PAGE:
Liturgical Arts Journal: The Pontifical Dalmatic and Tunicle: A Brief History and Consideration (2024)

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Continuing on with our consideration of the pontifical vestments, I wished to turn our attention today to the pontifical dalmatic and tunicle. These pontificals are utilized by prelates in the context of the solemn pontifical Mass. Having vested in the buskins and sandals, amice, alb and stole, the prelate next puts upon himself the tunicle and dalmatic. As he does so he prays the following vesting prayers:

Ad Tunicellam Tunica jucunditatis, et indumento laetitiae induat me Dominus.

At the Tunicle May the Lord cloth me in the tunicle of delight, and the garment of rejoicing.

Ad Dalmaticam Indue me, Domine, indumento salutis et vestimento laetitiae; et dalmatica justitiae circumda me semper.

At the Dalmatic Cloth me, Lord, with the garment of salvation, and the raiment of joy; and ever place upon me the dalmatic of justice.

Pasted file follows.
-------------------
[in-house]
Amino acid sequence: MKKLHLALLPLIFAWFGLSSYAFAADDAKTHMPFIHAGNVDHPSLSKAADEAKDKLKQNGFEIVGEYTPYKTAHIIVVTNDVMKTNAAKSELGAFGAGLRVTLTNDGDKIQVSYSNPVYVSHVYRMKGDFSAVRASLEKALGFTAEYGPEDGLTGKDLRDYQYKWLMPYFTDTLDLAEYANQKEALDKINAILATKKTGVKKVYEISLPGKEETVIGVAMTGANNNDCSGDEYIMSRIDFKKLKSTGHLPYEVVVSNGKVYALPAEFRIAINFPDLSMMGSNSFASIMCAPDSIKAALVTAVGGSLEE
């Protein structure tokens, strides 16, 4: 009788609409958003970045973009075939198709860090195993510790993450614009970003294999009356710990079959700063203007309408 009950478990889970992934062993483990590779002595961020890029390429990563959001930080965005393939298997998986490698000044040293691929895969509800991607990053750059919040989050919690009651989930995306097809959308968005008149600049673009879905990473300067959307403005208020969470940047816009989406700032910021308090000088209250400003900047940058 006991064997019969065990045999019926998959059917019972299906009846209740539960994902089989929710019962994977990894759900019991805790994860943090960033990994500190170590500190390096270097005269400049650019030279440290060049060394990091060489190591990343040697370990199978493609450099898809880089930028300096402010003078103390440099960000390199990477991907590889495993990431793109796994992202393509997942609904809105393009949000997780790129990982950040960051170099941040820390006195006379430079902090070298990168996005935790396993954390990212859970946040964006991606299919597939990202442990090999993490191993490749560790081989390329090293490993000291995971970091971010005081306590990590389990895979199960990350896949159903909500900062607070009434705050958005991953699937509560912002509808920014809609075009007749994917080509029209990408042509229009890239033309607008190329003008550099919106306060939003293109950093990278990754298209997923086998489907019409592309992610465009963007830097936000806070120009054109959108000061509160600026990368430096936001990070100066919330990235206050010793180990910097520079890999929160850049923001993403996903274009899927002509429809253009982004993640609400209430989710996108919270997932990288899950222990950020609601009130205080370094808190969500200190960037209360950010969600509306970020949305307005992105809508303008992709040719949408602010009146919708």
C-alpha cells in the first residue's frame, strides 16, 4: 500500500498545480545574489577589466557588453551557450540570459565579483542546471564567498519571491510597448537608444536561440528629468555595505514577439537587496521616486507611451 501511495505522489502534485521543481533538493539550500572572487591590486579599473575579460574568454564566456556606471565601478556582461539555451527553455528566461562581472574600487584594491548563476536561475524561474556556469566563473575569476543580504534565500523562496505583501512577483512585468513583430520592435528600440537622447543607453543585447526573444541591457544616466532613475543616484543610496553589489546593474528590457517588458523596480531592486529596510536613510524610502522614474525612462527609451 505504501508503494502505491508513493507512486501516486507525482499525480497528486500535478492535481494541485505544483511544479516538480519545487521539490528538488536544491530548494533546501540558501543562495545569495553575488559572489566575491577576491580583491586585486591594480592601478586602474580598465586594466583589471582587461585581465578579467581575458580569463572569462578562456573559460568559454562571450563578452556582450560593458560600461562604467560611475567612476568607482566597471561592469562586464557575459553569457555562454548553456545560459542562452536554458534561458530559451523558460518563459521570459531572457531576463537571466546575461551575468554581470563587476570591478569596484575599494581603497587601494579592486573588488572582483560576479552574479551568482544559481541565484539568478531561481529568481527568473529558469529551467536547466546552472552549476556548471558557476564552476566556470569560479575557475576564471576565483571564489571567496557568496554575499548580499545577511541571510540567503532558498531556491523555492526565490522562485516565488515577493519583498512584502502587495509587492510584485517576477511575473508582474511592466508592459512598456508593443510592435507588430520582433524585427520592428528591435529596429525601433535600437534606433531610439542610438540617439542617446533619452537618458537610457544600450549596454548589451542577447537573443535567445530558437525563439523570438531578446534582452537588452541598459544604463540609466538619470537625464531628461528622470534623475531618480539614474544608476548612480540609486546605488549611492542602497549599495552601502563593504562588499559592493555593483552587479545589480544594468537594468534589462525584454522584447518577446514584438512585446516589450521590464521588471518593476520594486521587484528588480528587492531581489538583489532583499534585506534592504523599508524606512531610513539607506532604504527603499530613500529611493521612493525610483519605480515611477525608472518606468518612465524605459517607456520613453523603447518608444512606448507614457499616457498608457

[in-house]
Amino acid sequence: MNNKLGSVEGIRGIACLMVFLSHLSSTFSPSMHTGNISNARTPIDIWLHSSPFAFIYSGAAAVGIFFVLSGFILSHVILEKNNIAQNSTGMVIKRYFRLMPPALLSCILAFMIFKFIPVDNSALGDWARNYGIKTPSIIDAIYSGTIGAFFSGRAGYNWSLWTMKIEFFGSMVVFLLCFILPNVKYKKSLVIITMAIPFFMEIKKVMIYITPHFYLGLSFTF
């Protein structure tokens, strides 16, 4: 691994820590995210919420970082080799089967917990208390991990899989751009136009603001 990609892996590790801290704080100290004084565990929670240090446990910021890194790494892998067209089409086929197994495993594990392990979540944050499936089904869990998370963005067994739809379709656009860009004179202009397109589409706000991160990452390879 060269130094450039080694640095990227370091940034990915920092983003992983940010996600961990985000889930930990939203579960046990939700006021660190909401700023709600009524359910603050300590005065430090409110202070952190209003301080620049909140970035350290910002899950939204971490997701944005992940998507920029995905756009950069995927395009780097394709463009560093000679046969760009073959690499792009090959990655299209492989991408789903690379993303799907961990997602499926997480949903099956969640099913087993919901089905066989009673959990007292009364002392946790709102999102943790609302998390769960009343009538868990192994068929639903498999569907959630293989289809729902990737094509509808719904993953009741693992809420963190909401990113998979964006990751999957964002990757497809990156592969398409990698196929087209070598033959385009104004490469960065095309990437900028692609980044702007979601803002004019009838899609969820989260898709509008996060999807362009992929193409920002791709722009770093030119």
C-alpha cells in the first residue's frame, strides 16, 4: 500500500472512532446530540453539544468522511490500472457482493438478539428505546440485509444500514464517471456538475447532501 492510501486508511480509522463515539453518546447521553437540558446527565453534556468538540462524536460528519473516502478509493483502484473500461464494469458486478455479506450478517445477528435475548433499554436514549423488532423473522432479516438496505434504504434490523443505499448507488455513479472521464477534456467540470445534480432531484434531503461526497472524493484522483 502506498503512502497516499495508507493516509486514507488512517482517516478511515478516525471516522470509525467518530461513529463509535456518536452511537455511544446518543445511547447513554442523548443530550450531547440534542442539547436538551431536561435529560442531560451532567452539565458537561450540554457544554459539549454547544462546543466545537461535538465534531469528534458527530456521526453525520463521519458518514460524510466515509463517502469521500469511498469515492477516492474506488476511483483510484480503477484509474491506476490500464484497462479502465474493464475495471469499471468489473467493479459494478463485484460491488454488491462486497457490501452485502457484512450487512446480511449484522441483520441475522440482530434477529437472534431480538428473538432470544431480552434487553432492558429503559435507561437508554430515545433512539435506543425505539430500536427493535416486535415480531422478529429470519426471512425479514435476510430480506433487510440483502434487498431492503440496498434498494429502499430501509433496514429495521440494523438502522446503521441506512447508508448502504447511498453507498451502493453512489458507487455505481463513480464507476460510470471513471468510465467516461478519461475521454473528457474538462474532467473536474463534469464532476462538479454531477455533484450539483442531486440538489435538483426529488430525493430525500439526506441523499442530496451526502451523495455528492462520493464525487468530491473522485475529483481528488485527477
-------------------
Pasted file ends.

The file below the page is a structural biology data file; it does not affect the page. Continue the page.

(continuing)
As they have developed, the pontifical dalmatic and tunic are essentially very thin, light vestments of silk that are easily worn the one over the other.

Liturgical Arts Journal: The Pontifical Dalmatic and Tunicle: A Brief History and Consideration (1)

Over this is then worn the chasuble:

Liturgical Arts Journal: The Pontifical Dalmatic and Tunicle: A Brief History and Consideration (2)

So then, the question will naturally be asked, why is this done? To modern eyes the dalmatic is a vestment which belongs to another 'clerical order' -- namely that of deacons -- so why would a bishop wear it? To understand this one must first understand a bit of the historical background of this vestment. The dalmatic is very ancient and particularly Roman and its use was never, in fact, exclusive to deacons, being a vestment worn first by the Pope. What's more, even its use by deacons was at first limited to Rome: